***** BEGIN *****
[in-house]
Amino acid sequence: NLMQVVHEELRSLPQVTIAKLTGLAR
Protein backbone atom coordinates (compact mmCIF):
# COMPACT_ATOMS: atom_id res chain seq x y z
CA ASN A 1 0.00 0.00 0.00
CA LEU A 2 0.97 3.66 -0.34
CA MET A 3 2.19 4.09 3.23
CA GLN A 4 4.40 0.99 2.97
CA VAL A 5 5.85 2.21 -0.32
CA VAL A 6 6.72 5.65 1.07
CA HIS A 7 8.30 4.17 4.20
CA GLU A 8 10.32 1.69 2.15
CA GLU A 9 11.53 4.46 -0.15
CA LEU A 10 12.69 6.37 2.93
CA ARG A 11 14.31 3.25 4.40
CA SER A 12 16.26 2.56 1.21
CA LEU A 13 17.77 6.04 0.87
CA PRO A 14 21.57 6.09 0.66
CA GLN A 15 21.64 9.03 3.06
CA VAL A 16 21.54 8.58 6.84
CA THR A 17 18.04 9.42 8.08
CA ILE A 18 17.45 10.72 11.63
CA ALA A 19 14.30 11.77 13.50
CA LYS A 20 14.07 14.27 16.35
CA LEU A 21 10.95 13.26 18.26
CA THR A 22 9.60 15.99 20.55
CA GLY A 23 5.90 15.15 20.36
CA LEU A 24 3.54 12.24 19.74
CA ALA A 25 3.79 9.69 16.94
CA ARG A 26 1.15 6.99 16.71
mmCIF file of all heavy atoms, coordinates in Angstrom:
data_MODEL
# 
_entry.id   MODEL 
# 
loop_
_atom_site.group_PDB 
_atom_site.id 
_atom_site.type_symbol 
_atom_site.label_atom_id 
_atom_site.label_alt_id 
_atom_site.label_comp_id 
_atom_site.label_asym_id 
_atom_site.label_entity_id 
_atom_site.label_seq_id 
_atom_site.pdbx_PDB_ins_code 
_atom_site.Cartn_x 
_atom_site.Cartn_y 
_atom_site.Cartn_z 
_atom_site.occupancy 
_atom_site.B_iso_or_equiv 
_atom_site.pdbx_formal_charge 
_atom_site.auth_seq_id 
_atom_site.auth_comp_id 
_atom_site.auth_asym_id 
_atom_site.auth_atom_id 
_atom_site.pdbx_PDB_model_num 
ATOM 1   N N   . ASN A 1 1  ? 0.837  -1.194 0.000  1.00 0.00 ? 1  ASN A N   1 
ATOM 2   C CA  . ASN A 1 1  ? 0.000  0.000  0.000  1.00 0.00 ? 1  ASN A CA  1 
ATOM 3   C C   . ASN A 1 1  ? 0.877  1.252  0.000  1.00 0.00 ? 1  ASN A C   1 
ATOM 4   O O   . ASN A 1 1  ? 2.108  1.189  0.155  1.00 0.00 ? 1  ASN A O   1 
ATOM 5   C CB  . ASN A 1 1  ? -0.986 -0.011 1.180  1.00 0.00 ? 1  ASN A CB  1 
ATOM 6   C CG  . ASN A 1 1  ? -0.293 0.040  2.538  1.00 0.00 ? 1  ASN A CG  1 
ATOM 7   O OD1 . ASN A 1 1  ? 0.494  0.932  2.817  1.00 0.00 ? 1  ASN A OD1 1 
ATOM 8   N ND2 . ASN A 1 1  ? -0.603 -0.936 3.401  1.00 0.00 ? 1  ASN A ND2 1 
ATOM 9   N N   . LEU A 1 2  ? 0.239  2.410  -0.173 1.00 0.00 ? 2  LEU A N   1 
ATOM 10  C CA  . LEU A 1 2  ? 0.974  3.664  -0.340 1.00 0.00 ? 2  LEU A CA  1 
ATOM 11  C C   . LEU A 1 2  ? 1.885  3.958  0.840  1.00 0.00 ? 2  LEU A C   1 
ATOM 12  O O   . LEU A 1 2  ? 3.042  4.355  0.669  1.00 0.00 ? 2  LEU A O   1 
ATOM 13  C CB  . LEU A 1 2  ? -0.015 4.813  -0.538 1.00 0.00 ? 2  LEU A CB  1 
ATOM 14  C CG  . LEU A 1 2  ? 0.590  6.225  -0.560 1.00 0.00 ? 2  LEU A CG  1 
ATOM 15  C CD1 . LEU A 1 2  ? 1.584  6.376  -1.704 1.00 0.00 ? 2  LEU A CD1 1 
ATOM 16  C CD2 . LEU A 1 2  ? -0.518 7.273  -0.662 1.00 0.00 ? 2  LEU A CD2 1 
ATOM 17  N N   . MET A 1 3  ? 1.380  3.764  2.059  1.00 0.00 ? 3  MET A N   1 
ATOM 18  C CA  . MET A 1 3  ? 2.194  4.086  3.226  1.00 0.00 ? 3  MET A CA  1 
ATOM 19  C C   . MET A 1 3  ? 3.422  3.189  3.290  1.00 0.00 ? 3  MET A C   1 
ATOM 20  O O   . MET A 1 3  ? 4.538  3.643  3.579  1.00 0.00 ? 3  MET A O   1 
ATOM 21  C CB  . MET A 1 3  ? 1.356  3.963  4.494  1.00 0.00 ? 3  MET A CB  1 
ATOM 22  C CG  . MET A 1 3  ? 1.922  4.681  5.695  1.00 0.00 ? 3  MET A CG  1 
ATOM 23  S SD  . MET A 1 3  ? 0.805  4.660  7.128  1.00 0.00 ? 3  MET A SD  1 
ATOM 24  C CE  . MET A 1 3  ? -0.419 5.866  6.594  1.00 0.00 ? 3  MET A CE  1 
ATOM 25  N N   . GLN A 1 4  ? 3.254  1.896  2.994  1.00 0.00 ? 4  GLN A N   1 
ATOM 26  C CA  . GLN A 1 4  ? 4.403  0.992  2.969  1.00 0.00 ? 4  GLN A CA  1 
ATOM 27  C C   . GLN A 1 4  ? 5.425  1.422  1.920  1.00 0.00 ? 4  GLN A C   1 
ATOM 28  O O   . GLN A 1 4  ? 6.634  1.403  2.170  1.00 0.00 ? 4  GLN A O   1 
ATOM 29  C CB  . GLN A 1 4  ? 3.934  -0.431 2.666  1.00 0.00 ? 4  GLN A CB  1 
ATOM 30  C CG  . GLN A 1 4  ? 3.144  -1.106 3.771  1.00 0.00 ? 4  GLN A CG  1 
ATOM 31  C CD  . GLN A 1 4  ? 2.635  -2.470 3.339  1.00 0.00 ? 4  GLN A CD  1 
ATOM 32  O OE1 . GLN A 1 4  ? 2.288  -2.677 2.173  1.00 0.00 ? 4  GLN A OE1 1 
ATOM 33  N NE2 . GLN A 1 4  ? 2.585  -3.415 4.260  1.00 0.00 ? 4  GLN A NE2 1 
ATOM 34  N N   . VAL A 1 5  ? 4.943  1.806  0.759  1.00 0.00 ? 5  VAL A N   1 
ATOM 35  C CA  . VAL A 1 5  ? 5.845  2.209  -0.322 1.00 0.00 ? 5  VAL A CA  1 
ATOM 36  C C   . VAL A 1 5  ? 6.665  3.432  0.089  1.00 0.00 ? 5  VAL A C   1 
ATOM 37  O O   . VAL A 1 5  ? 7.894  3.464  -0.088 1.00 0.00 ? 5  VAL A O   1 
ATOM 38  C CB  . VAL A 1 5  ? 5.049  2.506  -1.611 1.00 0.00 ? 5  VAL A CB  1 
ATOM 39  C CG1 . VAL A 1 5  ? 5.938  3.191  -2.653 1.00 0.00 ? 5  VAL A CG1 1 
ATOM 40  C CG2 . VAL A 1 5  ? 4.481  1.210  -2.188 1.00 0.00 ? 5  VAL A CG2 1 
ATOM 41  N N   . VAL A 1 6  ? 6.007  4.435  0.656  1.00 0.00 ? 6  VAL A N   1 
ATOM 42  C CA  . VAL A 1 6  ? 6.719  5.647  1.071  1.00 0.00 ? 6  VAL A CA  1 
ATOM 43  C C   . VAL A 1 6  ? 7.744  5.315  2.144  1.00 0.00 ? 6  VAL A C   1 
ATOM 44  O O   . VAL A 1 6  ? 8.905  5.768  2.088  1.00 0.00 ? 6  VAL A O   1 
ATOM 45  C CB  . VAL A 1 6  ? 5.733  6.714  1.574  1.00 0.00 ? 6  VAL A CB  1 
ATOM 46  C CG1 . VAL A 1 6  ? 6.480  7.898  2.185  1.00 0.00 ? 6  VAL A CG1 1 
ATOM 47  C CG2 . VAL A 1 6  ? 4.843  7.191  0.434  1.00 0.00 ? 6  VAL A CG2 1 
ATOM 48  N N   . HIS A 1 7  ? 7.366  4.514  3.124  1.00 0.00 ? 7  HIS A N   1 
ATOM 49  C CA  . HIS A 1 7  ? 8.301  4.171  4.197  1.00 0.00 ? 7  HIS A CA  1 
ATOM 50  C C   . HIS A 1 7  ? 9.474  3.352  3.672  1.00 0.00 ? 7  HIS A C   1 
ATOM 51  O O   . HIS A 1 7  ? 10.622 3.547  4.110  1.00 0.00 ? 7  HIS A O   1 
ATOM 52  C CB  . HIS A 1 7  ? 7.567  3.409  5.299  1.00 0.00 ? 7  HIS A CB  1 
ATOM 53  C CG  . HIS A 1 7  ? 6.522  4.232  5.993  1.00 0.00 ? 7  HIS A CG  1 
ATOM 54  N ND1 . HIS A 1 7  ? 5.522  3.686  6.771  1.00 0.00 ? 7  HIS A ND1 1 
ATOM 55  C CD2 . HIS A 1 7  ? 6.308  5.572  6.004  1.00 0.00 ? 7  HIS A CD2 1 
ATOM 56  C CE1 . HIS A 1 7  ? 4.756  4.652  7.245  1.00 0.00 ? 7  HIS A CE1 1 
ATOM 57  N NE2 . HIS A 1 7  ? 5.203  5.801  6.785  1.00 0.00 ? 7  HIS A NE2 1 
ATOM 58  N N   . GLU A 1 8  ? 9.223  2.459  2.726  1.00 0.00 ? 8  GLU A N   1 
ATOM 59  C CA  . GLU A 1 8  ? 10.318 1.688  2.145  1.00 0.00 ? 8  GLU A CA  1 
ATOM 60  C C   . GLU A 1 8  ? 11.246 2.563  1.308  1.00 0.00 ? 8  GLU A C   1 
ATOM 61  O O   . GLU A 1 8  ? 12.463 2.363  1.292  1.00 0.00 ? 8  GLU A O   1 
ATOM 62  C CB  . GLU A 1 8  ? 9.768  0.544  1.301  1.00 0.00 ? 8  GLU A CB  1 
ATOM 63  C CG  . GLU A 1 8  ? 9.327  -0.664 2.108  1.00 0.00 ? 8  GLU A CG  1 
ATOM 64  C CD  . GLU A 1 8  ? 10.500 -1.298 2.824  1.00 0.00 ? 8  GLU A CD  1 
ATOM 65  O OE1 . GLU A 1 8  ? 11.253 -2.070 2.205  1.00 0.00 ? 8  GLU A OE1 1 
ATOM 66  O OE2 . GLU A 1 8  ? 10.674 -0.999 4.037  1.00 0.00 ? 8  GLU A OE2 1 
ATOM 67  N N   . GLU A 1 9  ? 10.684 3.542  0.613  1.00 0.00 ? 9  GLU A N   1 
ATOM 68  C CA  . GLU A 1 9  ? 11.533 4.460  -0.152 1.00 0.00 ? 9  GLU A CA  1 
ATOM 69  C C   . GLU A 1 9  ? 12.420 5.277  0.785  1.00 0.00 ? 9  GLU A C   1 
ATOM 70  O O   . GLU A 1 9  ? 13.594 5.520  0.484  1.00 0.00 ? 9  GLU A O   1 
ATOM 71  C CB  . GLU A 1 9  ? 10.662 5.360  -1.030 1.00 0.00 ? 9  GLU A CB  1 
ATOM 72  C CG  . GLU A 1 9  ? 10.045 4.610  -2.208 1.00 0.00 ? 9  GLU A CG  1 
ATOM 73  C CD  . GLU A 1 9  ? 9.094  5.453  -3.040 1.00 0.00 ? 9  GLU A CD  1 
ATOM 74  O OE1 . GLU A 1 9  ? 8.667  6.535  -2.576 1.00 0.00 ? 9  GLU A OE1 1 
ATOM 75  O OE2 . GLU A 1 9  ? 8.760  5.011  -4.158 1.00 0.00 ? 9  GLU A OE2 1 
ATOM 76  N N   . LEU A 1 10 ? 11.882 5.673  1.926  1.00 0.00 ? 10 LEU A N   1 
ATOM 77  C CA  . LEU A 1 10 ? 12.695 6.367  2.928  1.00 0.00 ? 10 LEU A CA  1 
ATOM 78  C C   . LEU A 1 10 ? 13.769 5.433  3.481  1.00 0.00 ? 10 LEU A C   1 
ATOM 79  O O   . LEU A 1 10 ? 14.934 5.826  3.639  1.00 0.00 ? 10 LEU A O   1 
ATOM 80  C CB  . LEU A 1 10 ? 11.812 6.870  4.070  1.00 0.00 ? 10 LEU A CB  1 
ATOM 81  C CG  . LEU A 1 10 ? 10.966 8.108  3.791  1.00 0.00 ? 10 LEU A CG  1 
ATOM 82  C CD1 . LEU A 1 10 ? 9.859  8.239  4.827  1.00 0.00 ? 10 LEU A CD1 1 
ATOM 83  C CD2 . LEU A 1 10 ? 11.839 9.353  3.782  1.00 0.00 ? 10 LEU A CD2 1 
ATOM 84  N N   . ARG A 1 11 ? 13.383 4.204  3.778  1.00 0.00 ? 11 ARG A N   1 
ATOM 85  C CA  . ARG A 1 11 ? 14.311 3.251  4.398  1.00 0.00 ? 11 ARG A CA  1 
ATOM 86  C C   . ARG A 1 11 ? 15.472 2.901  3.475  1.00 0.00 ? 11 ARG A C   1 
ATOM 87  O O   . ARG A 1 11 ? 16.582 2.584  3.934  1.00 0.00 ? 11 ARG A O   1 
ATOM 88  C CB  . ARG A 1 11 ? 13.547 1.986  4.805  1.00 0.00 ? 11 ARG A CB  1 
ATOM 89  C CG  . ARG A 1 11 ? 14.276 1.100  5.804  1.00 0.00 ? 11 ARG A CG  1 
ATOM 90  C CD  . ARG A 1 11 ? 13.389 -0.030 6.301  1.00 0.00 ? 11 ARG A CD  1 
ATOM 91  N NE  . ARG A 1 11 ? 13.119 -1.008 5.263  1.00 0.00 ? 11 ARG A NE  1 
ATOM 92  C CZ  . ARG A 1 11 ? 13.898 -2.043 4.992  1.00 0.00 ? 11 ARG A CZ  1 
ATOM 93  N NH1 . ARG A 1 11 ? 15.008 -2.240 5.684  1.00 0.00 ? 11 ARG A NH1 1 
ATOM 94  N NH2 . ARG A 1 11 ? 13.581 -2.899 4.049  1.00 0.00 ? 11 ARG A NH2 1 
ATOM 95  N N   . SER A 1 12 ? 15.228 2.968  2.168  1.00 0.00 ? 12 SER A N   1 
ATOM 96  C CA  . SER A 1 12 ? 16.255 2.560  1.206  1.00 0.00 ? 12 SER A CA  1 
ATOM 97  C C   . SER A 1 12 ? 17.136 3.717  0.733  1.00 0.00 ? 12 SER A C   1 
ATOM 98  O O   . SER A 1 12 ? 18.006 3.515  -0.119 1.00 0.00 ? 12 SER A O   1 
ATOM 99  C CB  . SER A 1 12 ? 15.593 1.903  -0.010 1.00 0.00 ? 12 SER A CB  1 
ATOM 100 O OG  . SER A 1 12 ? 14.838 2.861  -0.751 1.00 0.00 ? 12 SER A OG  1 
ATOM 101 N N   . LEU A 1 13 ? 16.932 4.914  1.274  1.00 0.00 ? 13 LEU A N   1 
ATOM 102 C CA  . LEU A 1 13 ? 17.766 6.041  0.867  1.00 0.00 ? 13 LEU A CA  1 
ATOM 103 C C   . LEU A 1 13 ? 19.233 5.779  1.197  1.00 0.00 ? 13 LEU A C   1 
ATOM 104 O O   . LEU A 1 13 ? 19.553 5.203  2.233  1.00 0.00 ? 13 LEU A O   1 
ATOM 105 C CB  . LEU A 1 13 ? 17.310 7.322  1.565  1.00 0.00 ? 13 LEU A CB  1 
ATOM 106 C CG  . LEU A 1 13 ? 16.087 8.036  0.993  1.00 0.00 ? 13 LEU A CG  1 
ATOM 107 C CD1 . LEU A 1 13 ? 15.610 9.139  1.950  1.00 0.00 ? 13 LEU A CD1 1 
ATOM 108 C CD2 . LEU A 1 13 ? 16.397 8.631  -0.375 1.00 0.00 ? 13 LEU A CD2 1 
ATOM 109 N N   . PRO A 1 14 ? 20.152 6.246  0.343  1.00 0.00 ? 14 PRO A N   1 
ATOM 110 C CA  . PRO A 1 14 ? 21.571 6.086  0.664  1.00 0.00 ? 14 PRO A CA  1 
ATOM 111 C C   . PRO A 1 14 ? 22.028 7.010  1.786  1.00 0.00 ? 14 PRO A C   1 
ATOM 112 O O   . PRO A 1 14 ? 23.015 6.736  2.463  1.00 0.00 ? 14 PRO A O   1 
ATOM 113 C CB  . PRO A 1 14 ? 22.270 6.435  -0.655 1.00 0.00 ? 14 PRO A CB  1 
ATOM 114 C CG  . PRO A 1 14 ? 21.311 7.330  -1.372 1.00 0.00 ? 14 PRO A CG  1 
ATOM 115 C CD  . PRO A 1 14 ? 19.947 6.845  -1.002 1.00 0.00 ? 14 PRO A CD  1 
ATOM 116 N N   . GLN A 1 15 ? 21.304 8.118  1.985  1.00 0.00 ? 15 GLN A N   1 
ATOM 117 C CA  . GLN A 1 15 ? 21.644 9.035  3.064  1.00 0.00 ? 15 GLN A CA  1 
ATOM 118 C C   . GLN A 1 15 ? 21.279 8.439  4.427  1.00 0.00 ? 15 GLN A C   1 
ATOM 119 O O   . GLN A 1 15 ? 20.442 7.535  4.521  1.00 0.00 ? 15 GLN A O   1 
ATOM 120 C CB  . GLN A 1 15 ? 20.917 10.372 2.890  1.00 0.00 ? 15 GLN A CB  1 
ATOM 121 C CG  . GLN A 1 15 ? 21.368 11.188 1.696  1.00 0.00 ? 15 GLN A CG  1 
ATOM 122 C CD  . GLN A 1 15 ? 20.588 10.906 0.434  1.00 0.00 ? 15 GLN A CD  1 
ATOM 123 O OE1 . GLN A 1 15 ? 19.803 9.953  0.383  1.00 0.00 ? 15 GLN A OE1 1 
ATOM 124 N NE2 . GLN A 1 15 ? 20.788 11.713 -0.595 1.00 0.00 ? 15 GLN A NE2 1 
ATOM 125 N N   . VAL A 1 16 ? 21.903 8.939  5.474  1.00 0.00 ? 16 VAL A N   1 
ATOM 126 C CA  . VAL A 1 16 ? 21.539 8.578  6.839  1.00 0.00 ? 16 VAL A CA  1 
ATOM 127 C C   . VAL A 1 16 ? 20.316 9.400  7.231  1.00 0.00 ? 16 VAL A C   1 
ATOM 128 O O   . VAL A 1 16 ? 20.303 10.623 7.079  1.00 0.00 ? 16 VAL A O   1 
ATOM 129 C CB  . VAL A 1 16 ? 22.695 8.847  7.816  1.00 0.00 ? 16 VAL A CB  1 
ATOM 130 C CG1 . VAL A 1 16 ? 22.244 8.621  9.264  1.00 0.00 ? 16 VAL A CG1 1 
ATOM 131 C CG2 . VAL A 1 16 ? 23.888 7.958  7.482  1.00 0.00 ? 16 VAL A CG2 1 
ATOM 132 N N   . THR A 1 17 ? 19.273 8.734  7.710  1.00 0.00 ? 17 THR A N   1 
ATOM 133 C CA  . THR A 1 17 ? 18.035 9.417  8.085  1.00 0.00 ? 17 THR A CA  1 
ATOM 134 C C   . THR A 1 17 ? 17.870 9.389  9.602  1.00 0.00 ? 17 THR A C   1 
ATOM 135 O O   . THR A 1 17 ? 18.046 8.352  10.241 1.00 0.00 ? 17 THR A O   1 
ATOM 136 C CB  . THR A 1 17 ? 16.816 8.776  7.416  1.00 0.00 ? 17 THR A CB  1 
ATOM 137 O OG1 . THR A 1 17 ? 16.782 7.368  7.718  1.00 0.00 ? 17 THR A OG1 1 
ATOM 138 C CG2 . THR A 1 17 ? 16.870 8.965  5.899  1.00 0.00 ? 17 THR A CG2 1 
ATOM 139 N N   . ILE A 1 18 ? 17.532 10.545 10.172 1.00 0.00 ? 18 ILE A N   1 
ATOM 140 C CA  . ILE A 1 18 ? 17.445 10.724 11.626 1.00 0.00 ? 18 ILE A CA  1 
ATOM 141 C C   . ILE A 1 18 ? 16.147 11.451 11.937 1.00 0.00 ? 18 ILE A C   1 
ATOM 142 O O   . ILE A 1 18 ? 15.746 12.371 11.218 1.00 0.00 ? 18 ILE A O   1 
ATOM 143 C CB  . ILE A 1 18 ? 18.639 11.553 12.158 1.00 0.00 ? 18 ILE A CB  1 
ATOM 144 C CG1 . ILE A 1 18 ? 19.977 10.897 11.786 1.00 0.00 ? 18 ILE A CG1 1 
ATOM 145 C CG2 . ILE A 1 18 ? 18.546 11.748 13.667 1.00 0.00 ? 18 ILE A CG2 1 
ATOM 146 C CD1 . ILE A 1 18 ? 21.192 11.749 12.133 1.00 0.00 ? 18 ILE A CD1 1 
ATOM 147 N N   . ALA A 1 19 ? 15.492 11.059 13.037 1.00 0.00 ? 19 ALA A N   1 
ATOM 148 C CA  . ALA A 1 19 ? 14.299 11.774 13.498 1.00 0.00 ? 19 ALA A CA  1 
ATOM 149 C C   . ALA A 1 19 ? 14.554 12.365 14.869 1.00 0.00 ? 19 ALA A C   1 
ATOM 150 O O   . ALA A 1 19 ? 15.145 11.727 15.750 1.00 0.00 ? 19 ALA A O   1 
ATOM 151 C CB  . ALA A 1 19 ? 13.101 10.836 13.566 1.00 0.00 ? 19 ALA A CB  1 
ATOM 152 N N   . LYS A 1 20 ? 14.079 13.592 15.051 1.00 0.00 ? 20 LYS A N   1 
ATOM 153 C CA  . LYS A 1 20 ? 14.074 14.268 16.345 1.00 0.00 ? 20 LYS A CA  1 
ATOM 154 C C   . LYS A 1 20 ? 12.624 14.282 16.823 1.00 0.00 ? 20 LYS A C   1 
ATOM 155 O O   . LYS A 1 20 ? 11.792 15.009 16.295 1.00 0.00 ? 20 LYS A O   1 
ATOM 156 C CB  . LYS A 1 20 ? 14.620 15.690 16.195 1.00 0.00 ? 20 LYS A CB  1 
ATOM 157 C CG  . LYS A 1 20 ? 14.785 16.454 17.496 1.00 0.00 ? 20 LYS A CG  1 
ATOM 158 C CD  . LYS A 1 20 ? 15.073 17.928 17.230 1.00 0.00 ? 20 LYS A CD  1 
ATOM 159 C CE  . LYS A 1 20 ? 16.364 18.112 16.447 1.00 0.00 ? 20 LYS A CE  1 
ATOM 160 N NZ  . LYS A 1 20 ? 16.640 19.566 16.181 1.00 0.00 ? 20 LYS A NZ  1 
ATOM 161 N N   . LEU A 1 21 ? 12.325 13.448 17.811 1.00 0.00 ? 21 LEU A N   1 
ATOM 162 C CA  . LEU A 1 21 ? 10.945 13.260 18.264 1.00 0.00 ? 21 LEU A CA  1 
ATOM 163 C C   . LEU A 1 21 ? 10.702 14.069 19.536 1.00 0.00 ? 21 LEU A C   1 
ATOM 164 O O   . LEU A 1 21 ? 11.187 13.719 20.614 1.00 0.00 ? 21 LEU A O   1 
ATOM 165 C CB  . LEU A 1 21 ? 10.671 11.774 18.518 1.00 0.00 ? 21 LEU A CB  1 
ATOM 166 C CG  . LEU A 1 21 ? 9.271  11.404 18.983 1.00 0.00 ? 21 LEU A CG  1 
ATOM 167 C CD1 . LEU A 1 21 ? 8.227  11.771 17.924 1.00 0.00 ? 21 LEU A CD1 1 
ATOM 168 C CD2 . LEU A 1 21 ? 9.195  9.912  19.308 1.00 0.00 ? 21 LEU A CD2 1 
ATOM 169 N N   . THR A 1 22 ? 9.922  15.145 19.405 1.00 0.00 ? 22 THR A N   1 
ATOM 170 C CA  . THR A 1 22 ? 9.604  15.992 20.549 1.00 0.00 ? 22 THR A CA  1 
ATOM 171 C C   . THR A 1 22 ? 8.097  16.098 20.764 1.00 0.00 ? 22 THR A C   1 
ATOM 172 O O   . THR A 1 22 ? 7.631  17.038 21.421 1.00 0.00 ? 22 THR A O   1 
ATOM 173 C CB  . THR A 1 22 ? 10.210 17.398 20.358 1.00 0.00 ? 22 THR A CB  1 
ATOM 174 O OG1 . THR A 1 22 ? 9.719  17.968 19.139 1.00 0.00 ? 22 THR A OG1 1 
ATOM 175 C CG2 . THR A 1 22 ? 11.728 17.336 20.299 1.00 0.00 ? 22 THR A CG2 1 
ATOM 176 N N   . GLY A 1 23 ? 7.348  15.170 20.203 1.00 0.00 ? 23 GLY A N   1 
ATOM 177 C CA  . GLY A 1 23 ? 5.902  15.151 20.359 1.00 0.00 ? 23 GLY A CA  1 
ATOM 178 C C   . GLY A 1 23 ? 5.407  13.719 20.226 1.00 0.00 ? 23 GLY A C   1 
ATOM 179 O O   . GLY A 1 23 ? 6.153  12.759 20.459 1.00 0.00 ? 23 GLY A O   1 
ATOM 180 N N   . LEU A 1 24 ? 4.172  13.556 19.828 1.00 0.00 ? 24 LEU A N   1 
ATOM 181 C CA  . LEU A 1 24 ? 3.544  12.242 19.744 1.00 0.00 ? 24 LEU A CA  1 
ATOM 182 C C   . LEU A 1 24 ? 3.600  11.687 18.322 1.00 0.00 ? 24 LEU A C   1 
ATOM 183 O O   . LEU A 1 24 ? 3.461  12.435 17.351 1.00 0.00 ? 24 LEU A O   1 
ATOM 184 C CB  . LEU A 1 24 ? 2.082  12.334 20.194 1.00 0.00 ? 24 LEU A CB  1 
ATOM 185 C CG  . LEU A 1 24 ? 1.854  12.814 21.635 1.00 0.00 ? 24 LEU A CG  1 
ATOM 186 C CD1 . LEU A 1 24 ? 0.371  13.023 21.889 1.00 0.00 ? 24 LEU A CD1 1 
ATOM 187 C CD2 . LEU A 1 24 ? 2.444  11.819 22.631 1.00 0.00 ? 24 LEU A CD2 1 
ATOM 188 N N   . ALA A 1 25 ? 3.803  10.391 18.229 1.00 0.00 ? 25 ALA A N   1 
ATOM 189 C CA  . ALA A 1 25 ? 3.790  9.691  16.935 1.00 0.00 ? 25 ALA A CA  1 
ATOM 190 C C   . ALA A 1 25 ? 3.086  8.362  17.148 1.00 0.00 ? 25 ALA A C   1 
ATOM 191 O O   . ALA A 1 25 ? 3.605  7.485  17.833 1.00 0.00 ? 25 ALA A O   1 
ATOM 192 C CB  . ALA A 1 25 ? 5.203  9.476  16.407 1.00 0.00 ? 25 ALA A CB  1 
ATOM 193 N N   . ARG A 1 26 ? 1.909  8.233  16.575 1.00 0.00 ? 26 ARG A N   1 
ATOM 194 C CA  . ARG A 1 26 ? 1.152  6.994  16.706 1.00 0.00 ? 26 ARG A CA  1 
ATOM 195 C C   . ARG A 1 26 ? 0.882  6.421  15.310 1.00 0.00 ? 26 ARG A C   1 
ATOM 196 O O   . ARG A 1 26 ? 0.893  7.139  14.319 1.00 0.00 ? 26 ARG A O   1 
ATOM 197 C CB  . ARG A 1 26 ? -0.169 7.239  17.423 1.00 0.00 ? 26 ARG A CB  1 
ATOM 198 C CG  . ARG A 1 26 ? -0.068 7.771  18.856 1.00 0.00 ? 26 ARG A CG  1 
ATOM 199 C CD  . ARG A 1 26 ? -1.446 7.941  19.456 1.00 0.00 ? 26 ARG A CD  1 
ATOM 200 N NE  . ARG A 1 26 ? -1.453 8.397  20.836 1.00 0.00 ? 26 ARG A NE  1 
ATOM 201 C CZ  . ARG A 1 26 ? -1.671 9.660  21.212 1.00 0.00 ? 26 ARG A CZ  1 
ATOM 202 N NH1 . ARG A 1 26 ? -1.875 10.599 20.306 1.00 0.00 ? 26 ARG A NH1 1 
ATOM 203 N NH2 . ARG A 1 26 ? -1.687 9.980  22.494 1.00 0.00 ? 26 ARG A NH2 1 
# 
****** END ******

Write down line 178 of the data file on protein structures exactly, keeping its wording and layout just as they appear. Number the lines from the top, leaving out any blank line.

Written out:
ATOM 121 C CG  . GLN A 1 15 ? 21.368 11.188 1.696  1.00 0.00 ? 15 GLN A CG  1 